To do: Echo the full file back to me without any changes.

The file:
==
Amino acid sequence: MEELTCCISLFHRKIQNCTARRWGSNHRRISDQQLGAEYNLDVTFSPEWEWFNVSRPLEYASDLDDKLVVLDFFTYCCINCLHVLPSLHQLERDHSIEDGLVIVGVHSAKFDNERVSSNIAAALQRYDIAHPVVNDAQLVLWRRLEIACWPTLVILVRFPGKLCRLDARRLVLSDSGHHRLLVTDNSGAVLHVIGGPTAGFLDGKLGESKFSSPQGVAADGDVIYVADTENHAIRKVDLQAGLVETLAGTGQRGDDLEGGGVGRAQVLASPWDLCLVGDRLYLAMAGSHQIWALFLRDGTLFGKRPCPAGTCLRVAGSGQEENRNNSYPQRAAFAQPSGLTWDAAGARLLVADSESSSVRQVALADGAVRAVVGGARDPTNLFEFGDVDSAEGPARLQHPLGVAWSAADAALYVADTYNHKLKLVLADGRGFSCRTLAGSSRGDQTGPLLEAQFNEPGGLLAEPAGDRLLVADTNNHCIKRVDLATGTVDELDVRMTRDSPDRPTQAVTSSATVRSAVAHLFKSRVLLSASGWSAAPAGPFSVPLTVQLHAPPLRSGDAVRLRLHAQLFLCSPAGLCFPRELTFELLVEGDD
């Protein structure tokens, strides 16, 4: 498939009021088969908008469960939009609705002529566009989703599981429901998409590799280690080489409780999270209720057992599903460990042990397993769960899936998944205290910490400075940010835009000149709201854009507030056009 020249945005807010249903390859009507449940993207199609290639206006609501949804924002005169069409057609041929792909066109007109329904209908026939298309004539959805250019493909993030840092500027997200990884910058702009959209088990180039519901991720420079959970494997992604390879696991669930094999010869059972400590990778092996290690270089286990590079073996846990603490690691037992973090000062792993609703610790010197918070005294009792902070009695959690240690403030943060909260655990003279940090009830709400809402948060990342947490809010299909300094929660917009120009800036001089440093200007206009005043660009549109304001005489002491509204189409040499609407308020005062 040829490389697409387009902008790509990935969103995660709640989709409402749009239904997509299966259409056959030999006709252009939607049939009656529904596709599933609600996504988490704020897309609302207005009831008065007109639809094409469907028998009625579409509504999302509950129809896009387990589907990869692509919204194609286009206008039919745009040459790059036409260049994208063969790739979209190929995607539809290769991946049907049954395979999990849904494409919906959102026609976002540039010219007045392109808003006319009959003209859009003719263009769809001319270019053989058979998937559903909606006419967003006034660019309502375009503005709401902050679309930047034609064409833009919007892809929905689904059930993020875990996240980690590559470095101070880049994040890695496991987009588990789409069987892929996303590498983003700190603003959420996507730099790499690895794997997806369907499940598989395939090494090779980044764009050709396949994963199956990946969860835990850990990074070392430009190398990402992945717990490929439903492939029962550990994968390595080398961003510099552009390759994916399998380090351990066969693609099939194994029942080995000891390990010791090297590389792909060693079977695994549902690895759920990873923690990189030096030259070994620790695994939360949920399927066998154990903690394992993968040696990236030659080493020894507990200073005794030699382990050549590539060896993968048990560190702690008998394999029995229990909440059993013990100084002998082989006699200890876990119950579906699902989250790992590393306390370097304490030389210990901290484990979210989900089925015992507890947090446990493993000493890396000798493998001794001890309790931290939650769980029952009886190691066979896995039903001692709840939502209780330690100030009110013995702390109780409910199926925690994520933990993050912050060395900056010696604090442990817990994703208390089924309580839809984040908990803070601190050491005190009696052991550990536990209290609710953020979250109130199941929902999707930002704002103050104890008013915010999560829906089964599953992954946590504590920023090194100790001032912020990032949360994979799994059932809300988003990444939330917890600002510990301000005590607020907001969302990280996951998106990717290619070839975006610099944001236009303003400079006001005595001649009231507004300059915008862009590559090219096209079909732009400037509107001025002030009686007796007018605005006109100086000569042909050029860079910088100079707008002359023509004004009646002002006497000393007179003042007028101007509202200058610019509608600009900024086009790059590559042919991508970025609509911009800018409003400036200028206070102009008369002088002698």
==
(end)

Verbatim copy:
Amino acid sequence: MEELTCCISLFHRKIQNCTARRWGSNHRRISDQQLGAEYNLDVTFSPEWEWFNVSRPLEYASDLDDKLVVLDFFTYCCINCLHVLPSLHQLERDHSIEDGLVIVGVHSAKFDNERVSSNIAAALQRYDIAHPVVNDAQLVLWRRLEIACWPTLVILVRFPGKLCRLDARRLVLSDSGHHRLLVTDNSGAVLHVIGGPTAGFLDGKLGESKFSSPQGVAADGDVIYVADTENHAIRKVDLQAGLVETLAGTGQRGDDLEGGGVGRAQVLASPWDLCLVGDRLYLAMAGSHQIWALFLRDGTLFGKRPCPAGTCLRVAGSGQEENRNNSYPQRAAFAQPSGLTWDAAGARLLVADSESSSVRQVALADGAVRAVVGGARDPTNLFEFGDVDSAEGPARLQHPLGVAWSAADAALYVADTYNHKLKLVLADGRGFSCRTLAGSSRGDQTGPLLEAQFNEPGGLLAEPAGDRLLVADTNNHCIKRVDLATGTVDELDVRMTRDSPDRPTQAVTSSATVRSAVAHLFKSRVLLSASGWSAAPAGPFSVPLTVQLHAPPLRSGDAVRLRLHAQLFLCSPAGLCFPRELTFELLVEGDD
């Protein structure tokens, strides 16, 4: 498939009021088969908008469960939009609705002529566009989703599981429901998409590799280690080489409780999270209720057992599903460990042990397993769960899936998944205290910490400075940010835009000149709201854009507030056009 020249945005807010249903390859009507449940993207199609290639206006609501949804924002005169069409057609041929792909066109007109329904209908026939298309004539959805250019493909993030840092500027997200990884910058702009959209088990180039519901991720420079959970494997992604390879696991669930094999010869059972400590990778092996290690270089286990590079073996846990603490690691037992973090000062792993609703610790010197918070005294009792902070009695959690240690403030943060909260655990003279940090009830709400809402948060990342947490809010299909300094929660917009120009800036001089440093200007206009005043660009549109304001005489002491509204189409040499609407308020005062 040829490389697409387009902008790509990935969103995660709640989709409402749009239904997509299966259409056959030999006709252009939607049939009656529904596709599933609600996504988490704020897309609302207005009831008065007109639809094409469907028998009625579409509504999302509950129809896009387990589907990869692509919204194609286009206008039919745009040459790059036409260049994208063969790739979209190929995607539809290769991946049907049954395979999990849904494409919906959102026609976002540039010219007045392109808003006319009959003209859009003719263009769809001319270019053989058979998937559903909606006419967003006034660019309502375009503005709401902050679309930047034609064409833009919007892809929905689904059930993020875990996240980690590559470095101070880049994040890695496991987009588990789409069987892929996303590498983003700190603003959420996507730099790499690895794997997806369907499940598989395939090494090779980044764009050709396949994963199956990946969860835990850990990074070392430009190398990402992945717990490929439903492939029962550990994968390595080398961003510099552009390759994916399998380090351990066969693609099939194994029942080995000891390990010791090297590389792909060693079977695994549902690895759920990873923690990189030096030259070994620790695994939360949920399927066998154990903690394992993968040696990236030659080493020894507990200073005794030699382990050549590539060896993968048990560190702690008998394999029995229990909440059993013990100084002998082989006699200890876990119950579906699902989250790992590393306390370097304490030389210990901290484990979210989900089925015992507890947090446990493993000493890396000798493998001794001890309790931290939650769980029952009886190691066979896995039903001692709840939502209780330690100030009110013995702390109780409910199926925690994520933990993050912050060395900056010696604090442990817990994703208390089924309580839809984040908990803070601190050491005190009696052991550990536990209290609710953020979250109130199941929902999707930002704002103050104890008013915010999560829906089964599953992954946590504590920023090194100790001032912020990032949360994979799994059932809300988003990444939330917890600002510990301000005590607020907001969302990280996951998106990717290619070839975006610099944001236009303003400079006001005595001649009231507004300059915008862009590559090219096209079909732009400037509107001025002030009686007796007018605005006109100086000569042909050029860079910088100079707008002359023509004004009646002002006497000393007179003042007028101007509202200058610019509608600009900024086009790059590559042919991508970025609509911009800018409003400036200028206070102009008369002088002698």